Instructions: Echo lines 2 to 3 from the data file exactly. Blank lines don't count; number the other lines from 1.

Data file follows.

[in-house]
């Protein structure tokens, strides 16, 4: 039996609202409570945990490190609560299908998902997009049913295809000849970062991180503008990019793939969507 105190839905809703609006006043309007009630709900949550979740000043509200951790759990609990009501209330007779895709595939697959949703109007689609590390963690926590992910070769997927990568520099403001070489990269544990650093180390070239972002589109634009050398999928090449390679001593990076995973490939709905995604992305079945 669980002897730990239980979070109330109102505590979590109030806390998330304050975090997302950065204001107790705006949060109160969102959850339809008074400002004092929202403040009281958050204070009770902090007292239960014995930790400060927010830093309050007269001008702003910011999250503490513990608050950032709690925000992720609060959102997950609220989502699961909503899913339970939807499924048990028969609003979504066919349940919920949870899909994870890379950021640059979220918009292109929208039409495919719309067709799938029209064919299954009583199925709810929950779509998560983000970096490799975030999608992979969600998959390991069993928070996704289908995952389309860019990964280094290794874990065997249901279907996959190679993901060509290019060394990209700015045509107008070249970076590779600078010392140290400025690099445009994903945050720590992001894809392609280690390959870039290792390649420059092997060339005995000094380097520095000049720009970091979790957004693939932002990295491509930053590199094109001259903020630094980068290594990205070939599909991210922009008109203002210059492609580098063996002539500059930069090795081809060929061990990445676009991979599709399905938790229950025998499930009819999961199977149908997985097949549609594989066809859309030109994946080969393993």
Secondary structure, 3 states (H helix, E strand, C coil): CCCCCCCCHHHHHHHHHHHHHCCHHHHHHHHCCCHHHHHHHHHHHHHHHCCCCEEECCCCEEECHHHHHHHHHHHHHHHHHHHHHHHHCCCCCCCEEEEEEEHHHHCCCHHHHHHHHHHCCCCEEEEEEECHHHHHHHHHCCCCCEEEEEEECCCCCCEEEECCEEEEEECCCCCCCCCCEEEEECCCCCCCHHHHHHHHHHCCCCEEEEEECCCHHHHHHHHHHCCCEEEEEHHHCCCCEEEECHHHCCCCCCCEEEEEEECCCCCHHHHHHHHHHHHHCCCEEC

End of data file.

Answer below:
């Protein structure tokens, strides 16, 4: 039996609202409570945990490190609560299908998902997009049913295809000849970062991180503008990019793939969507 105190839905809703609006006043309007009630709900949550979740000043509200951790759990609990009501209330007779895709595939697959949703109007689609590390963690926590992910070769997927990568520099403001070489990269544990650093180390070239972002589109634009050398999928090449390679001593990076995973490939709905995604992305079945 669980002897730990239980979070109330109102505590979590109030806390998330304050975090997302950065204001107790705006949060109160969102959850339809008074400002004092929202403040009281958050204070009770902090007292239960014995930790400060927010830093309050007269001008702003910011999250503490513990608050950032709690925000992720609060959102997950609220989502699961909503899913339970939807499924048990028969609003979504066919349940919920949870899909994870890379950021640059979220918009292109929208039409495919719309067709799938029209064919299954009583199925709810929950779509998560983000970096490799975030999608992979969600998959390991069993928070996704289908995952389309860019990964280094290794874990065997249901279907996959190679993901060509290019060394990209700015045509107008070249970076590779600078010392140290400025690099445009994903945050720590992001894809392609280690390959870039290792390649420059092997060339005995000094380097520095000049720009970091979790957004693939932002990295491509930053590199094109001259903020630094980068290594990205070939599909991210922009008109203002210059492609580098063996002539500059930069090795081809060929061990990445676009991979599709399905938790229950025998499930009819999961199977149908997985097949549609594989066809859309030109994946080969393993």
Secondary structure, 3 states (H helix, E strand, C coil): CCCCCCCCHHHHHHHHHHHHHCCHHHHHHHHCCCHHHHHHHHHHHHHHHCCCCEEECCCCEEECHHHHHHHHHHHHHHHHHHHHHHHHCCCCCCCEEEEEEEHHHHCCCHHHHHHHHHHCCCCEEEEEEECHHHHHHHHHCCCCCEEEEEEECCCCCCEEEECCEEEEEECCCCCCCCCCEEEEECCCCCCCHHHHHHHHHHCCCCEEEEEECCCHHHHHHHHHHCCCEEEEEHHHCCCCEEEECHHHCCCCCCCEEEEEEECCCCCHHHHHHHHHHHHHCCCEEC